I am now (a work in progress) developing a much deeper relationship with myself, getting to know myself, if you will. I have realised that in the past I simply didn’t give myself enough time in the day to rest, pause, or ponder. I also realised that I had never put my own self-care first, in part because of my beliefs in being a ‘good girl’. So, over a few years I experimented with allowing myself more time during each day for moments to rest, or ponder. This felt really supportive and increased my levels of vitality, not only to do what was needed during my day, but to engage with others too. I also experimented with self-care, starting with the little things, like booking my dental appointments and committing to them, and allowing myself the time to go to the dry cleaners, or the tailors, or the shoe repair shop; and giving myself time to do the things that supported me each week – such as food shopping. As basic as these were, I noticed a change in myself fairly quickly. These things were very important to me, and they meant that my working week ran smoothly, and that I felt much more prepared for the week. In allowing myself the time to do these simple things, over time I gradually noticed that I felt less hassled, less grumpy, and more open to talking with people in my daily life, as well as being more lighthearted with my friends and family.
From this, my life has changed tenfold as regards my relationships with the outside world… to the degree that when I am at work in a large hospital I love talking with everyone I meet, I love sharing moments with people by the water cooler, and I love connecting with people on trains and buses. My relationship with my family is different, particularly my mother – I adore seeing her, spending time with her, and no longer feel the grumpiness I used to… or that sense of obligation that I ought to see her. As for my neighbours; well, for the first time in my life I actually attended a street party (for the Queen’s Jubilee celebrations in May 2012) and sat down with all of my neighbours, which was absolutely unheard of for me – in all the years I have had neighbours I have never ever done that. My shopping trips are very different now as I like to talk with the shop assistants, engage with the people working on the cash desks, talk with the teller at the bank, and I have so much more fun when I am out and about.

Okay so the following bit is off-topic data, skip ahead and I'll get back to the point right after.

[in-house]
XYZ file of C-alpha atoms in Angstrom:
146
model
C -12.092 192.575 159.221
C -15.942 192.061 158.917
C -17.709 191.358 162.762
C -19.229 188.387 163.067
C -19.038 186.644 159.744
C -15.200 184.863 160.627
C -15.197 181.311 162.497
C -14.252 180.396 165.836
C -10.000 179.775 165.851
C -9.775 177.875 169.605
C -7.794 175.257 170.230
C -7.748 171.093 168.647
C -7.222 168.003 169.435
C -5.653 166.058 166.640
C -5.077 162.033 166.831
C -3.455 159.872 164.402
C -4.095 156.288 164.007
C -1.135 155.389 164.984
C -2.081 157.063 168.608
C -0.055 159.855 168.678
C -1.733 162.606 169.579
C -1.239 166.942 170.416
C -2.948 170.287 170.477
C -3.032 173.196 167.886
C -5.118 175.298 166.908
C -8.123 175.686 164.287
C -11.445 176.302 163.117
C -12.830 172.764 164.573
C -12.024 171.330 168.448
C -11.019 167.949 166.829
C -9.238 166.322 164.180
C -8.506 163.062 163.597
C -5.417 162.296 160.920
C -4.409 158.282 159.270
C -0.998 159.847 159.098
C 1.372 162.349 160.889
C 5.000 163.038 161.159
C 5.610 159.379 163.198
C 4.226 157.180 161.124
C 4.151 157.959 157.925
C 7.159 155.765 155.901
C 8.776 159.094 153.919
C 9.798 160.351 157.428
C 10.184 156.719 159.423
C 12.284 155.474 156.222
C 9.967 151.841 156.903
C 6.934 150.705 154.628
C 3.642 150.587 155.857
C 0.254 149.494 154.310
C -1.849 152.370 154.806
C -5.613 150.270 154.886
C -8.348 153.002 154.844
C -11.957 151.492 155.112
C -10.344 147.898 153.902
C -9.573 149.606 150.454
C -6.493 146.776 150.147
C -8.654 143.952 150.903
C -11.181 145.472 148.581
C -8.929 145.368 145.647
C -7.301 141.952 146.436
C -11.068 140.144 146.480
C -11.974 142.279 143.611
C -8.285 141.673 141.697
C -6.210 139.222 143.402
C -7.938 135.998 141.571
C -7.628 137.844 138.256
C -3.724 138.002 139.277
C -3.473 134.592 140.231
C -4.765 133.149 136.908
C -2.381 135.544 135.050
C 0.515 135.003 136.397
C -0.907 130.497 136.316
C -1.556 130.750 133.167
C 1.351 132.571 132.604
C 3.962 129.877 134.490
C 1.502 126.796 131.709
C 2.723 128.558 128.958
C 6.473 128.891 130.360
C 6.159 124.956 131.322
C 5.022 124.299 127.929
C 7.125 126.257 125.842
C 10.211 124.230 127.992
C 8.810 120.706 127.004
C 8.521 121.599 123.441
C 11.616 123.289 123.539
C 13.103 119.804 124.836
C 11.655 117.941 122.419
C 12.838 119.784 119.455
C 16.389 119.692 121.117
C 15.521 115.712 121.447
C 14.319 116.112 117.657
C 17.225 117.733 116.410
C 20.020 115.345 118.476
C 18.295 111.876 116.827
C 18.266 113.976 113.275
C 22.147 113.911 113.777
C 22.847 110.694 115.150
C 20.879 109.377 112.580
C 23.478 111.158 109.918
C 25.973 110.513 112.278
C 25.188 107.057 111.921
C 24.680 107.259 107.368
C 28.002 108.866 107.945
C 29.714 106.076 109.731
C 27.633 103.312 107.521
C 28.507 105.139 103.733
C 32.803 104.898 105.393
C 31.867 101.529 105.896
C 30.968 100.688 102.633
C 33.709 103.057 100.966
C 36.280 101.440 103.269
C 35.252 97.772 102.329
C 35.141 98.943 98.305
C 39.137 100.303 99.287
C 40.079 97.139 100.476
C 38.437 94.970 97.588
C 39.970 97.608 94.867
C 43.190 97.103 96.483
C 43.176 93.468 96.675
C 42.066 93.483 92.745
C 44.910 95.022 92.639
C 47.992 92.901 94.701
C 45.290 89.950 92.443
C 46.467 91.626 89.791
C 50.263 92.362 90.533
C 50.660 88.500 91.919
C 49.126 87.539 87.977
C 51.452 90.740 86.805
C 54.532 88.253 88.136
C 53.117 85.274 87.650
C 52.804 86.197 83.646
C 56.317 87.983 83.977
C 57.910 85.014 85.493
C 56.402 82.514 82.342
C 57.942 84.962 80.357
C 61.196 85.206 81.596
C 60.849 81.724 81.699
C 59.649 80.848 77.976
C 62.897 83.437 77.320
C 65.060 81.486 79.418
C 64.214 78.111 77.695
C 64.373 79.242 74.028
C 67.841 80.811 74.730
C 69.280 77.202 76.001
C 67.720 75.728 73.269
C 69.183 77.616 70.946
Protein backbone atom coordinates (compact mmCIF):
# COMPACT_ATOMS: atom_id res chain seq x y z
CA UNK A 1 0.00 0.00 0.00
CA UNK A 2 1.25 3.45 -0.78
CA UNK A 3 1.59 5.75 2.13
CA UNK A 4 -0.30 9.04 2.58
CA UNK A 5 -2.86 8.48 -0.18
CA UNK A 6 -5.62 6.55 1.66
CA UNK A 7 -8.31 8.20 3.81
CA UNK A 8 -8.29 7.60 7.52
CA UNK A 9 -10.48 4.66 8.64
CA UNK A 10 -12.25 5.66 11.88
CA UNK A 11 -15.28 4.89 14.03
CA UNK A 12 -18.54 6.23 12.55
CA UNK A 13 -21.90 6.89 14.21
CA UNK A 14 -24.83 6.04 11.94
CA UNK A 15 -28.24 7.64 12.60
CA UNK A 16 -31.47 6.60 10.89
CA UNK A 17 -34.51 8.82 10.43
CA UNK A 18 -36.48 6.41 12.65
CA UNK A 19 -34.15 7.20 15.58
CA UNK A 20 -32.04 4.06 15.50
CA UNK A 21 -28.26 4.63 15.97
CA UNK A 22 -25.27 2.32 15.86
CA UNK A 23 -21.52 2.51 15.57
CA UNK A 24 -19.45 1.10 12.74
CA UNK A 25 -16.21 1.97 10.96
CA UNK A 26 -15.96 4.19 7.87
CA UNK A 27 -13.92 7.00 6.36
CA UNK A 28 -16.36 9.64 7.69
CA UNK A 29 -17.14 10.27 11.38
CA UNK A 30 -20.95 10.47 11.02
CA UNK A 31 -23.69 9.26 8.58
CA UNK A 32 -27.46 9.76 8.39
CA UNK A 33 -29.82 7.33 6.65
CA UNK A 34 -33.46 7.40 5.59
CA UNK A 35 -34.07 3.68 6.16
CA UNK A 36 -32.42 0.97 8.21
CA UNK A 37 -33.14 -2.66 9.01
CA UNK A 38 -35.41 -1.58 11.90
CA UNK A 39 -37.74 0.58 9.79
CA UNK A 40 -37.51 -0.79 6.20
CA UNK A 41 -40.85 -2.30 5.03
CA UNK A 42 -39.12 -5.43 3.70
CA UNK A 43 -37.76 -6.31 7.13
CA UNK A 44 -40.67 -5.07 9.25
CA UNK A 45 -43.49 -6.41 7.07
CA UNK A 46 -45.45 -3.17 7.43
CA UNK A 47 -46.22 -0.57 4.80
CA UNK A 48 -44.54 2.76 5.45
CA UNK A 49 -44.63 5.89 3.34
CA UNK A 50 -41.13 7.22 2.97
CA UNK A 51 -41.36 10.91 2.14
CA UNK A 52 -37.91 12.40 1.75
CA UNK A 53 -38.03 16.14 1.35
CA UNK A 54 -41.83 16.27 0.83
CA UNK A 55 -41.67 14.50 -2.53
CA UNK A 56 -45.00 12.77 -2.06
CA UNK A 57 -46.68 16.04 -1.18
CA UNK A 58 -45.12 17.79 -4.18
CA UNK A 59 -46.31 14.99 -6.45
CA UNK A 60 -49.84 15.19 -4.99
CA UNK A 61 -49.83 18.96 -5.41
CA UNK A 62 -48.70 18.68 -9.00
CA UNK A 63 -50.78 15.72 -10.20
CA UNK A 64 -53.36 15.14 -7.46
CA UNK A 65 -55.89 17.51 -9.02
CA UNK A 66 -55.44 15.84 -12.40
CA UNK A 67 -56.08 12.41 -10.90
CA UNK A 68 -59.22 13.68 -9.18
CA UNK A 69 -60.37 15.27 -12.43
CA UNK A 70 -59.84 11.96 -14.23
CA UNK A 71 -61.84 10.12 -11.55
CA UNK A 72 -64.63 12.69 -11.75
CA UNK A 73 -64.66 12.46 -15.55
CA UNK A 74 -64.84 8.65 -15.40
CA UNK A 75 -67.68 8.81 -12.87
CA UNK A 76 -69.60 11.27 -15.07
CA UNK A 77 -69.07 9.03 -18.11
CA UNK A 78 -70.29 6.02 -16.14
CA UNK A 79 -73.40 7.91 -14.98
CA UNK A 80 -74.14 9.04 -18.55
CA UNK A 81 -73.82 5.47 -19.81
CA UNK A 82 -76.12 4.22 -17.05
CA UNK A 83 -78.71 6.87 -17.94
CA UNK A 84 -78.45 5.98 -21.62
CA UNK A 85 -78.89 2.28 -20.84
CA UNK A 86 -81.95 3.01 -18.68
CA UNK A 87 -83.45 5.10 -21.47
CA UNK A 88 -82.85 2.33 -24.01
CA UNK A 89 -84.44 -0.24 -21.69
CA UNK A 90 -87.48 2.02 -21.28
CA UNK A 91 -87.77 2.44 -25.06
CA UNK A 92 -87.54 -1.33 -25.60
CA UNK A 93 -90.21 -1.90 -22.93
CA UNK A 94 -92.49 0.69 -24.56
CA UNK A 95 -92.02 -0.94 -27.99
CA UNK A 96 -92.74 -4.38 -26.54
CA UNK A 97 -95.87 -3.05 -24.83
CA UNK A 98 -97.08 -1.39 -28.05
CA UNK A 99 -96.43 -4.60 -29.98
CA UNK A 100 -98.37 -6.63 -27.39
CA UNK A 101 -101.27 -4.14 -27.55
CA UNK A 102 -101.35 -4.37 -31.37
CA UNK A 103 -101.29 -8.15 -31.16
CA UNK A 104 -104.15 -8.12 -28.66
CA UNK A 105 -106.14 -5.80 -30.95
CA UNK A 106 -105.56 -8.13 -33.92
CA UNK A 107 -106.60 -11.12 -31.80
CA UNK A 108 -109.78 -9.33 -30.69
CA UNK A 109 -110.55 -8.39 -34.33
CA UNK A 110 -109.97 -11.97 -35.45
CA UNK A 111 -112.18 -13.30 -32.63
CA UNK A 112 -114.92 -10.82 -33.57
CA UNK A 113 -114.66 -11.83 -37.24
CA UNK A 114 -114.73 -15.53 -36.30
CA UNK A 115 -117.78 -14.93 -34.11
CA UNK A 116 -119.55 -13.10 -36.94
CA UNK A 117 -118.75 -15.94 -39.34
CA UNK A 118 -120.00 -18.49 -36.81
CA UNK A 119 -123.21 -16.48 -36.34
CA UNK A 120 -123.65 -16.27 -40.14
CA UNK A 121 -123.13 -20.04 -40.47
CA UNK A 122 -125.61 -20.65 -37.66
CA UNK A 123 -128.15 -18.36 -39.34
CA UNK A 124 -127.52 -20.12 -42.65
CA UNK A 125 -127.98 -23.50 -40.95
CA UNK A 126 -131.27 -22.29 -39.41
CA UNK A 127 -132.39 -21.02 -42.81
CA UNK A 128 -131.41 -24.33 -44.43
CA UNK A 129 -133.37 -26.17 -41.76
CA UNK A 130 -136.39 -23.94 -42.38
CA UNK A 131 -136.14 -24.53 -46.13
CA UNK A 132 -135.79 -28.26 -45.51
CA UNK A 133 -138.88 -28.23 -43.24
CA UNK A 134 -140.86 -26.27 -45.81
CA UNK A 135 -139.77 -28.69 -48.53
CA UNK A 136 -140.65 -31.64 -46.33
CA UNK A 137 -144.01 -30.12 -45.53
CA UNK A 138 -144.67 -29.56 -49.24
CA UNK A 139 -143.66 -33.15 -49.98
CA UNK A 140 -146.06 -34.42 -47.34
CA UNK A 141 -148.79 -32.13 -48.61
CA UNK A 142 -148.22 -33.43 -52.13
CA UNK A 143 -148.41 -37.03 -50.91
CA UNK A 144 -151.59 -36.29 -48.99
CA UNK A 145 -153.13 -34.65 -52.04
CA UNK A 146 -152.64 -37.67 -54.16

What am I saying here? Before I met Serge Benhayon and Universal Medicine the social world was a drag for me, and I found it quite stressful needing to interact with anyone over and above a few of my friends or work colleagues… I would purposefully isolate myself. But now, since I have learned to deepen my relationship with myself by taking time to rest, and time to take care of me and my daily needs, I absolutely love being with people and meeting people. It makes my day. These days I couldn’t imagine a day without human interaction in the way it is for me now. I have come to this place because of the inspiration I found by meeting Serge Benhayon and other Universal Medicine Practitioners, and for that I am grateful. I simply love people…